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The lecture notes I am currently reading give the following example of a delta-neutral portfolio:

  • minus one derivative (whose value at time $t$, when the value of the underlying is $S_t$, is denoted $f(t, S_t)$)
  • $\Delta := \frac{\partial f}{\partial S_t}$ shares of the asset underlying the derivative

Following this example is a question which asks me to show that a delta-hedged portfolio with value $V(t, S_t)$ is instantaneously risk-free, if $S_t$ is a diffusion, by using Ito's Lemma. The first line of the solution of this questions states that:

Ito's Lemma tells us that: $$dV(t, S_t) = \frac{\partial V}{\partial t} dt + \frac{\partial V}{\partial S_t} dS_t + \frac{1}{2}\frac{\partial^2 V}{\partial S_t^2} (dS_t)^2$$

Could anyone help me to understand how the above expression has been deduced?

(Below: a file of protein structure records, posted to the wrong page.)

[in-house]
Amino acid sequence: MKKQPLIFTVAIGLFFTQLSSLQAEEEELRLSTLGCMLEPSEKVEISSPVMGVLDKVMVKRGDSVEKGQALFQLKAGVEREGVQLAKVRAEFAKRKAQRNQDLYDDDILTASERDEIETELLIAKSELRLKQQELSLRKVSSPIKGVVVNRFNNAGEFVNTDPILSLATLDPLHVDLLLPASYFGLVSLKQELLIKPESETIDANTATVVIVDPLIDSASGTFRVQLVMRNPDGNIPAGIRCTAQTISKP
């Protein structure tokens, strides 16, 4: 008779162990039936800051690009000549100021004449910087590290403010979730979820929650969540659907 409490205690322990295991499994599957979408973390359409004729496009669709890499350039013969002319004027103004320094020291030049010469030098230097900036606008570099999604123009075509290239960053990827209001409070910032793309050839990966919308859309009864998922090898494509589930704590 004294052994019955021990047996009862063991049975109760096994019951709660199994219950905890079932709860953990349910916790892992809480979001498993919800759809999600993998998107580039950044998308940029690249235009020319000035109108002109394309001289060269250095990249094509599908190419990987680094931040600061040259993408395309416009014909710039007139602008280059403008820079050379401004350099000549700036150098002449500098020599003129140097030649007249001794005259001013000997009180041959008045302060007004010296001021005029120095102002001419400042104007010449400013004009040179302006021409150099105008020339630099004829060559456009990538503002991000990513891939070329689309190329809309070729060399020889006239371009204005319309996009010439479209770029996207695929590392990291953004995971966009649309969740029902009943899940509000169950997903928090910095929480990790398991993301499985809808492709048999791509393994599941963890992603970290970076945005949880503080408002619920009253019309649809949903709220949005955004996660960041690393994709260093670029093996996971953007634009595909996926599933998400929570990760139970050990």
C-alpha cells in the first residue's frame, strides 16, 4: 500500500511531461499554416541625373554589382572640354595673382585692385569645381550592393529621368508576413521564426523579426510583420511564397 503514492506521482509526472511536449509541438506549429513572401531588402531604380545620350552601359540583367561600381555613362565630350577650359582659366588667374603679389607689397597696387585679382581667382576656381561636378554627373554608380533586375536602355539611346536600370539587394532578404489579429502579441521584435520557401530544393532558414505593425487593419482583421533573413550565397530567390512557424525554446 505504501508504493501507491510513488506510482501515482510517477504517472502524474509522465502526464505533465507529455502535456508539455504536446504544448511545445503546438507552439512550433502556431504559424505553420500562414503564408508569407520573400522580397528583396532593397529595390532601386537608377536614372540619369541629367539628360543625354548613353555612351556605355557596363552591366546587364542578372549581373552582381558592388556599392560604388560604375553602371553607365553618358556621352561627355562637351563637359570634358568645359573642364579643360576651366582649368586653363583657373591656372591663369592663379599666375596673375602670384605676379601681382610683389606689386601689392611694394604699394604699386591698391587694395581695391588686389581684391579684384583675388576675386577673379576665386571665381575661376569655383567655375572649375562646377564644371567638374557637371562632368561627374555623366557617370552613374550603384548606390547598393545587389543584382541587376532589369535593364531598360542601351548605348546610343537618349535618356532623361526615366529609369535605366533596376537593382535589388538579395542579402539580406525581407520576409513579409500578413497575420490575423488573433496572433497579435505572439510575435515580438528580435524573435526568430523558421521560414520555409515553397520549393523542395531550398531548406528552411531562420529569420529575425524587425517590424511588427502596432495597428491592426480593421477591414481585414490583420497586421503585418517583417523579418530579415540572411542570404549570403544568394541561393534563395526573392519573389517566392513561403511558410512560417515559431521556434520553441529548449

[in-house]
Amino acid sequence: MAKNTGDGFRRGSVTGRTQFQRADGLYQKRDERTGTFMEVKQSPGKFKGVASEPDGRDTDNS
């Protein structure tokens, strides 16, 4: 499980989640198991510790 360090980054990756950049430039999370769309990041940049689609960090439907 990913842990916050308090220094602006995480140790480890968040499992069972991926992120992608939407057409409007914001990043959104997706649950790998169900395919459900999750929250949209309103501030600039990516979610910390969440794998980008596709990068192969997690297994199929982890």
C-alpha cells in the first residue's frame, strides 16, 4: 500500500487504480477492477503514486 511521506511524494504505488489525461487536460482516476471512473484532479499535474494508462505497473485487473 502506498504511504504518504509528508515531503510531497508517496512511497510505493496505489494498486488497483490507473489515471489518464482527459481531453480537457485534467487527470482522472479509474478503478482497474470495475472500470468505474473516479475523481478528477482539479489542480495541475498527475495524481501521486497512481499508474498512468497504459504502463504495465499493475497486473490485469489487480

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Once you subtract the delta term from your portfolio (thus canceling the middle term on the RHS), the two terms remaining have no uncertainty - they are deterministic. This is because square of $dS$ is the quadratic variation of the process S, presumably a deterministic (as in, known at the time of placing the hedge) quantity, and of the order $dt$.

Thus, the portfolio that remains has a deterministic drift with no uncertainty (No dependence on the brownian motion), so it is instantaneously risk free.

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